You’re ready for new floors. You have an idea in mind.
But flooring isn’t just about picking out the material. It requires a whole collection of accessories to finish the process.
Each material requires its own extras to complete the project. Transitions, trims, vents, underlayments – it’s all required and needs a decision before you finalize your purchase.
The more you know before you start shopping, the better prepared you can be to finalize your decisions.
When planning a remodeling project, the main focus falls to what material you select. It’s fun to choose what you’ll install, and select the perfect color.
It’ll quickly become apparent that your new floor will have to sit adjacent to another floor, and it’ll have to blend together. This junction plays a vital role in visual appeal and overall durability. The standard way to transition from one floor to another is by using a transition strip. Here’s how you identify what works best.
What purpose will it serve? Transition strips can perform several different functions. The most obvious is to cover the joint where two separate flooring materials are joined together. Transitions can also help secure the flooring material into place, helping to protect it from wear and tear. It should be large enough and secured into place to prevent foot traffic from knocking it loose. Transitions can be similar to one flooring material, blending in nicely. Or make it visible to signal a change in height or texture of the flooring.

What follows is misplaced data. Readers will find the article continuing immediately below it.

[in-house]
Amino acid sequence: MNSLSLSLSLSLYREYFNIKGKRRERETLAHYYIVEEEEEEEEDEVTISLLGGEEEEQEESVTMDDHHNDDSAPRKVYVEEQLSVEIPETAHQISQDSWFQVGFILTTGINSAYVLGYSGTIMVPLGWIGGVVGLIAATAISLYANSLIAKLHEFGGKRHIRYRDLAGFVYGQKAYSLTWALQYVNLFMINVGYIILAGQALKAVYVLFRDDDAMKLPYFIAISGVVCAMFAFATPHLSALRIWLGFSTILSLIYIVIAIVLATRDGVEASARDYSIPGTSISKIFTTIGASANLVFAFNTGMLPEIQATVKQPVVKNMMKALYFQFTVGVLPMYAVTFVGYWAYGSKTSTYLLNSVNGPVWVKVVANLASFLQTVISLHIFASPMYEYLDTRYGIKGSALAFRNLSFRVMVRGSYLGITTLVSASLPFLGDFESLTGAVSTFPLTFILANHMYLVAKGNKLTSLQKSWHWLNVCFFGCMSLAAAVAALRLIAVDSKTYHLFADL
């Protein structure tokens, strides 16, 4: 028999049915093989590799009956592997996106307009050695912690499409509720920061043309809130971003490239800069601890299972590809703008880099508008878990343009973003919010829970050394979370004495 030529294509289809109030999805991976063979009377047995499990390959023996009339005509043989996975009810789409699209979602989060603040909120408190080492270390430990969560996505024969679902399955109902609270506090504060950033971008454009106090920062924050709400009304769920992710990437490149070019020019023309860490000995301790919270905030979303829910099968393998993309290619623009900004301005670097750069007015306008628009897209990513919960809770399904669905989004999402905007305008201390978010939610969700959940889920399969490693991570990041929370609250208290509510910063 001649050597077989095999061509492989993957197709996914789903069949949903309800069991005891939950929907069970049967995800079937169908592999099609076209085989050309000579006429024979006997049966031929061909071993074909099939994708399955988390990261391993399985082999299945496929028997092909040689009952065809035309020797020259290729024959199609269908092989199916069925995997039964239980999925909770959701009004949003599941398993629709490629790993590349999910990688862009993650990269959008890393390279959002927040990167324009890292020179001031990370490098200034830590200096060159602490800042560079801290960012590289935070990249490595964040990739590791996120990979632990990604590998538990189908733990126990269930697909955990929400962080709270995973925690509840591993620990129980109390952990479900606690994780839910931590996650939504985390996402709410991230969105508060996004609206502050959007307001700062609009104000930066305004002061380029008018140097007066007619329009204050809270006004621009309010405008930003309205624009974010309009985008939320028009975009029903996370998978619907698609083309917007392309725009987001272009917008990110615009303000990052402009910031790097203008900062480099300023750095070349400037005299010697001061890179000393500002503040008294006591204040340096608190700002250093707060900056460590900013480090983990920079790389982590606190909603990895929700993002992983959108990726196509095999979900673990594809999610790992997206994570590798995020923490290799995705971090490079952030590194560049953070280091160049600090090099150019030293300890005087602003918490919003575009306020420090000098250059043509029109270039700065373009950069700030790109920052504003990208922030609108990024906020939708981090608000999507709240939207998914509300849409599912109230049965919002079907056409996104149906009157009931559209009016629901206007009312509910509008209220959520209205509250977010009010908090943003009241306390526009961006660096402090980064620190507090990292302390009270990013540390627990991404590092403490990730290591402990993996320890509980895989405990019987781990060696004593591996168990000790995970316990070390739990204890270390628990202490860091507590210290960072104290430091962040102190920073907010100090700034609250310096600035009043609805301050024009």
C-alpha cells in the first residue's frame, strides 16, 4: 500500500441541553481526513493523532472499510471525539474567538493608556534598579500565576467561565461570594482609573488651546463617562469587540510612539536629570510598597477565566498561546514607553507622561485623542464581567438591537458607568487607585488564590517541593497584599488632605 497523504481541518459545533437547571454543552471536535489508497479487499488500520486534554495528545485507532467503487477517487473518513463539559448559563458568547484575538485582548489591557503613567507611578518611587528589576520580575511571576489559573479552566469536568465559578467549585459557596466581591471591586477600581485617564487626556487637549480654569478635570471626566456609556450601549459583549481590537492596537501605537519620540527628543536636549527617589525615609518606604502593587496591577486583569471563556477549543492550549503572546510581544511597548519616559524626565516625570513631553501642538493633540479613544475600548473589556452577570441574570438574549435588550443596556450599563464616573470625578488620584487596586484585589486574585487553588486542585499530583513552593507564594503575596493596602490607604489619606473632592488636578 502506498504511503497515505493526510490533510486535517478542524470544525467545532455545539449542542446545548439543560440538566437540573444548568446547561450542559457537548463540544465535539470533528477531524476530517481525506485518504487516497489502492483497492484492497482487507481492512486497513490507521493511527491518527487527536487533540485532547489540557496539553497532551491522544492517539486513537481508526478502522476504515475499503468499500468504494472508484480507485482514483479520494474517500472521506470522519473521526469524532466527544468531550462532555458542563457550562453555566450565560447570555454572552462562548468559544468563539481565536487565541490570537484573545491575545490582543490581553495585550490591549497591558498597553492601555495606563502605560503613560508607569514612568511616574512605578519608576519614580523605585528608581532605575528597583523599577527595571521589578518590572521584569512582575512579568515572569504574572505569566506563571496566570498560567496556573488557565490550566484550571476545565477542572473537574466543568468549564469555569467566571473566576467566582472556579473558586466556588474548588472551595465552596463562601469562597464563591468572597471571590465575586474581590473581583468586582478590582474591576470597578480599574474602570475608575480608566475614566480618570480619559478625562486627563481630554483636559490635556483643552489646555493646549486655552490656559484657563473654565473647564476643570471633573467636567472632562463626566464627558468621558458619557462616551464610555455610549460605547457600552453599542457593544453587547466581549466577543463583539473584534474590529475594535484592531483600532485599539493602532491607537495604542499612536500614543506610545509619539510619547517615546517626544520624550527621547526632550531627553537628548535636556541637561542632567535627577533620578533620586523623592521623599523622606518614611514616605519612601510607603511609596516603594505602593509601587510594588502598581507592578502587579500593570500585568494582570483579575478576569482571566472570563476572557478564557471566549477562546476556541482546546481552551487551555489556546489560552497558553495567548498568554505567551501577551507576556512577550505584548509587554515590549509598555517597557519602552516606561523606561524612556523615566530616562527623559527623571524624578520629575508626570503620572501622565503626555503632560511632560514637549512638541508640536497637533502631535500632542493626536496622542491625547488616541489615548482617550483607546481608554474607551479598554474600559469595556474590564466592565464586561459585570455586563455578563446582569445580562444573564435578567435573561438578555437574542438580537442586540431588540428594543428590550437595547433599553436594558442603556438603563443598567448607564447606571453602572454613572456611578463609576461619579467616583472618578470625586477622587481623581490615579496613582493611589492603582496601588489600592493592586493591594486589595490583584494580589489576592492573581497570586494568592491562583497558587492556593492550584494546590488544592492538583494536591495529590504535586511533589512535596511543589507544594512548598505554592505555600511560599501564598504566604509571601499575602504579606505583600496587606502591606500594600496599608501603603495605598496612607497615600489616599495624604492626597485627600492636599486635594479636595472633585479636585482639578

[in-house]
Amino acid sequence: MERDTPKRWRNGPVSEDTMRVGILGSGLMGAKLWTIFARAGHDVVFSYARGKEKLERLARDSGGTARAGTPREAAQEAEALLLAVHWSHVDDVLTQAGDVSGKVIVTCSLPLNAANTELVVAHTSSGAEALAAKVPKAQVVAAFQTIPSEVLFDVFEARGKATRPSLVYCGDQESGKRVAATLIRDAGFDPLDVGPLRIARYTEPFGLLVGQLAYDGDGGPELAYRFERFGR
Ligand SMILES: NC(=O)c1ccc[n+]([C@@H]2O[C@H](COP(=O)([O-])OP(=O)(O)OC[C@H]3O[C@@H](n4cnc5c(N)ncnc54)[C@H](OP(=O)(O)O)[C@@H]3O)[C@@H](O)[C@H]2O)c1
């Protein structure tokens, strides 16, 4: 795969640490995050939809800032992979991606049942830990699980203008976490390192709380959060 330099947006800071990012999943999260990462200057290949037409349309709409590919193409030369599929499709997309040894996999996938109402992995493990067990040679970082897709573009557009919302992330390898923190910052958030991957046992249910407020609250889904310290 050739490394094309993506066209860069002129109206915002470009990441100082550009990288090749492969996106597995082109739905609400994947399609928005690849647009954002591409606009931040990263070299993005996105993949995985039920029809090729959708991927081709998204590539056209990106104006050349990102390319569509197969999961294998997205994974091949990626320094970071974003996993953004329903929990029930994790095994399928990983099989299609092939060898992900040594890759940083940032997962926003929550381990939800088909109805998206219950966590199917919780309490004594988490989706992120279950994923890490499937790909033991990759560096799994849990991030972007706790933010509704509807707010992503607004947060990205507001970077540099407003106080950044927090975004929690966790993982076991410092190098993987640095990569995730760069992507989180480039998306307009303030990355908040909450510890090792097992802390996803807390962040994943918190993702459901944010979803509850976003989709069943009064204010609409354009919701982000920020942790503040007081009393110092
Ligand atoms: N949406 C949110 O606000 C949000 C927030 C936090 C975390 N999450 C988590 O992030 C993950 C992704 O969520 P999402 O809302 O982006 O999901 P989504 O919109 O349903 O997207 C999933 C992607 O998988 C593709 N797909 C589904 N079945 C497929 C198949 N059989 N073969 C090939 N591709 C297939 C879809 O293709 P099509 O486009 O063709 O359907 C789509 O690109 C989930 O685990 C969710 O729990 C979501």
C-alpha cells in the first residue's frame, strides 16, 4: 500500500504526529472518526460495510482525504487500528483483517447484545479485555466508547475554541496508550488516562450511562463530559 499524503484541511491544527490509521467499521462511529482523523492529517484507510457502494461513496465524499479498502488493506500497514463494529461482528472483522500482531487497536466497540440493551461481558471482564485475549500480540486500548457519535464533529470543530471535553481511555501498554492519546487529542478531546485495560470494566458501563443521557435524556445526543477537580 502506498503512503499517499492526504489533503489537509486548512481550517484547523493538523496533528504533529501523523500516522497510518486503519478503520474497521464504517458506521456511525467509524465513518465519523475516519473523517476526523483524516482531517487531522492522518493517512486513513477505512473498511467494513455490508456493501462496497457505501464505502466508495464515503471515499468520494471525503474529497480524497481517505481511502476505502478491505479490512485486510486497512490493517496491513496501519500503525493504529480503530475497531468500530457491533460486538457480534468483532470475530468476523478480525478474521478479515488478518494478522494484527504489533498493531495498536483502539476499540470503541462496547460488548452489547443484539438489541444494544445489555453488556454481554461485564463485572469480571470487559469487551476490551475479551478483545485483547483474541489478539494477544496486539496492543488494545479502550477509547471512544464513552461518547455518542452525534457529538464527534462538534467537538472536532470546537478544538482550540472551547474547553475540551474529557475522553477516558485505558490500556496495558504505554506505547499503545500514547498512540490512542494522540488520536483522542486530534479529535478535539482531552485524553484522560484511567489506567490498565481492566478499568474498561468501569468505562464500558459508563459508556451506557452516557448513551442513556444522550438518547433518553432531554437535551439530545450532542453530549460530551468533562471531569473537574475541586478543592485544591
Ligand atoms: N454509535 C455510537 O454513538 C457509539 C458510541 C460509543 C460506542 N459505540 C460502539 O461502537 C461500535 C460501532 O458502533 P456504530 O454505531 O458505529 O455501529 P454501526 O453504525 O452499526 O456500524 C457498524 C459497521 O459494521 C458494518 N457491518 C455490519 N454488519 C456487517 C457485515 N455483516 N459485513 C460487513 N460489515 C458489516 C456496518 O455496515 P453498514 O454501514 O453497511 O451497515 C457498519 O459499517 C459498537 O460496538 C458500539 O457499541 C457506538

What flooring are you transitioning? Specific flooring materials need different transitions. Not all transitions will work in every situation. Are you moving from hard to soft flooring? Is there a difference in height? The material and height of the connecting surfaces will help you determine the best transition piece. A good installer will make recommendations and help you select the right piece for your home.
What transition strip do you need? A reducer helps transition from thicker flooring to thinner material, such as hardwood to sheet vinyl. A T-Mold helps transition hard surfaces of the same height. Carpet strips help transition from carpet to any other type of flooring. End molding provides a final edge instead of transitioning it to another material. Stairnose transitions from the edge of the stair tread to the flooring material. Tile strips provide transition between tile and any other type of flooring. Installers can get creative and make any transition durable and look great.
Trim and molding
Trim and molding are an essential part of any flooring project. They are flooring edge pieces that transition your flooring material to stairs, another floor, or walls. They are the finishing touches to complete your flooring renovation.
They come in many forms and materials, such as wood, rubber, vinyl, fiberboard, and more. Trim is a term used to describe edging material used around doors, windows, between different floors, and on walls and ceilings. Molding is a grander version of trim. Baseboard molding, for example, would be a decorative trim meant to stand out and create a custom look.